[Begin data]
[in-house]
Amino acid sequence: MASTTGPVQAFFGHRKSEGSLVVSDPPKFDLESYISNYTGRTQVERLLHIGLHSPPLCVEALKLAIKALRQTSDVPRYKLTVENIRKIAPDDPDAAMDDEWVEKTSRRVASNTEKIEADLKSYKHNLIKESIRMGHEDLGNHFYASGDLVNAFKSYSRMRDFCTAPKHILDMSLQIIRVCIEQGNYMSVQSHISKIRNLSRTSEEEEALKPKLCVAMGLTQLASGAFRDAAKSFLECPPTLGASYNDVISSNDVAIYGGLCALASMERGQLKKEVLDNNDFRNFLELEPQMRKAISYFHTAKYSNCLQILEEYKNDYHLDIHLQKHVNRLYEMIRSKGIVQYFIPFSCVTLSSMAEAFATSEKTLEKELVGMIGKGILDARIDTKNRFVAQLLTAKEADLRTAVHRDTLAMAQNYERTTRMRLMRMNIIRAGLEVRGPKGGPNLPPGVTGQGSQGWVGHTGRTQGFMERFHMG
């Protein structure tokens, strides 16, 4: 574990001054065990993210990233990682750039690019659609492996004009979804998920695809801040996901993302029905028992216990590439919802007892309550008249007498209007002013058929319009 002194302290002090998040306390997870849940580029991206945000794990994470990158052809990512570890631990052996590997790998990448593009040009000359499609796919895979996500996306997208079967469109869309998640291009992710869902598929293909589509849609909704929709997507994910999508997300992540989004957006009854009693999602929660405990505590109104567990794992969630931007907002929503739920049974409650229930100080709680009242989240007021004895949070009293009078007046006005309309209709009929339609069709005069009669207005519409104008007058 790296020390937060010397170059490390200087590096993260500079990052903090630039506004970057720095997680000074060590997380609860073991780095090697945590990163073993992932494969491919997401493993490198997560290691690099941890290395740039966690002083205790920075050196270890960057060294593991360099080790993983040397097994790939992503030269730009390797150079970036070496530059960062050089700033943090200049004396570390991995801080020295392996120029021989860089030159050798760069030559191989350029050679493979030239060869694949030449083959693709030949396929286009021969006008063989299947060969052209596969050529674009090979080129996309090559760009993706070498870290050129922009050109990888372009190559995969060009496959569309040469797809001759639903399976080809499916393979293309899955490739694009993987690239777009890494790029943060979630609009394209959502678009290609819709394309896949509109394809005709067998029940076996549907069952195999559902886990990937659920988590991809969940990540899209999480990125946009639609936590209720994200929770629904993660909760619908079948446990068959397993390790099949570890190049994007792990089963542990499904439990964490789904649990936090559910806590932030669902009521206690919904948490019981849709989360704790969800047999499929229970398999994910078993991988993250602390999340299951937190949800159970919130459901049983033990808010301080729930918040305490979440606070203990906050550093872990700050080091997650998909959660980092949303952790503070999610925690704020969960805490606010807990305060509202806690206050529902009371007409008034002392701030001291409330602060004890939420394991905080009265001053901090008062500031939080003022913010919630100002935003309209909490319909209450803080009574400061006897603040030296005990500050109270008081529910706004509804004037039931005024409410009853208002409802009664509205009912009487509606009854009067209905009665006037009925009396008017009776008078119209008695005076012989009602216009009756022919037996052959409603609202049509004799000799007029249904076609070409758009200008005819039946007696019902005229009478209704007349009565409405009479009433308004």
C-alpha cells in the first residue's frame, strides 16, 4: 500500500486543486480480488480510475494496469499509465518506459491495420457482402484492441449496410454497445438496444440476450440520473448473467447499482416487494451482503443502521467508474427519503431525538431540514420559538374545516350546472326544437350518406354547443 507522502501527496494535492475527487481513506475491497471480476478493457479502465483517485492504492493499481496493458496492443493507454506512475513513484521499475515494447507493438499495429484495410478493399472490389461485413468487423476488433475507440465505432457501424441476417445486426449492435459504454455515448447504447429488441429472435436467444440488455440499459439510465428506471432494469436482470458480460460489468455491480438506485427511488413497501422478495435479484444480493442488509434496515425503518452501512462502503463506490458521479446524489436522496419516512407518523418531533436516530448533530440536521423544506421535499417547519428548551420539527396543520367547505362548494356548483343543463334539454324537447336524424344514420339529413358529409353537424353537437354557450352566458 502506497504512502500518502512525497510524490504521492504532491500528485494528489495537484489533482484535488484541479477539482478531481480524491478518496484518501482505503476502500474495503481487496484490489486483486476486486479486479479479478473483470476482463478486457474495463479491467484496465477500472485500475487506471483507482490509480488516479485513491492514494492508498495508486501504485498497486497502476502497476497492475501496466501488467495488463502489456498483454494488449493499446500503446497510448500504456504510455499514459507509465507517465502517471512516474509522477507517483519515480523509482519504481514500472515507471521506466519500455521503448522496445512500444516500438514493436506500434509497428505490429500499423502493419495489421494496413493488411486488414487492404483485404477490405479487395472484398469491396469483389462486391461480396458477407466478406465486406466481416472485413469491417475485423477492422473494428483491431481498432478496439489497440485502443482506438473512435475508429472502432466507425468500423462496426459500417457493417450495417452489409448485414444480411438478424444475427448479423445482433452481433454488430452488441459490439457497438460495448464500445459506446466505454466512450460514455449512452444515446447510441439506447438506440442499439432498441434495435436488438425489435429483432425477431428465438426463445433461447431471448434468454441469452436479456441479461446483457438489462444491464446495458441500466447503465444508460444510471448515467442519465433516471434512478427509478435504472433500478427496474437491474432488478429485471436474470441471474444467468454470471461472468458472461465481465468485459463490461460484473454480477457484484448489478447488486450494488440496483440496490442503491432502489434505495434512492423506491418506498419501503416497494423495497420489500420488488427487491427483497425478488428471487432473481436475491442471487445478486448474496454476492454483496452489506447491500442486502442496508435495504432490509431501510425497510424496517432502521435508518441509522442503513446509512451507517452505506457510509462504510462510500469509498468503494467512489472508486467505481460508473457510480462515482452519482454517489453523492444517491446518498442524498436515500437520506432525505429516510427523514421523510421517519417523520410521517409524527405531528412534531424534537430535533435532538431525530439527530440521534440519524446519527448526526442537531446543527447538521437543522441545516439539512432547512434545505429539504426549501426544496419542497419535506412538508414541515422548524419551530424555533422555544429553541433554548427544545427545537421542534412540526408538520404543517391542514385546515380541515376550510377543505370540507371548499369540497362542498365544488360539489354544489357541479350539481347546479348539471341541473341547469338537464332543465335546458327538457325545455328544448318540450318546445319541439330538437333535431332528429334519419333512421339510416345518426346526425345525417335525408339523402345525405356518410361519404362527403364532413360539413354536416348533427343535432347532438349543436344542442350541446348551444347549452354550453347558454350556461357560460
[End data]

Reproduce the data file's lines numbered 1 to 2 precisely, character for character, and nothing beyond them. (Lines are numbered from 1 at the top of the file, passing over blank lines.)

[in-house]
Amino acid sequence: MASTTGPVQAFFGHRKSEGSLVVSDPPKFDLESYISNYTGRTQVERLLHIGLHSPPLCVEALKLAIKALRQTSDVPRYKLTVENIRKIAPDDPDAAMDDEWVEKTSRRVASNTEKIEADLKSYKHNLIKESIRMGHEDLGNHFYASGDLVNAFKSYSRMRDFCTAPKHILDMSLQIIRVCIEQGNYMSVQSHISKIRNLSRTSEEEEALKPKLCVAMGLTQLASGAFRDAAKSFLECPPTLGASYNDVISSNDVAIYGGLCALASMERGQLKKEVLDNNDFRNFLELEPQMRKAISYFHTAKYSNCLQILEEYKNDYHLDIHLQKHVNRLYEMIRSKGIVQYFIPFSCVTLSSMAEAFATSEKTLEKELVGMIGKGILDARIDTKNRFVAQLLTAKEADLRTAVHRDTLAMAQNYERTTRMRLMRMNIIRAGLEVRGPKGGPNLPPGVTGQGSQGWVGHTGRTQGFMERFHMG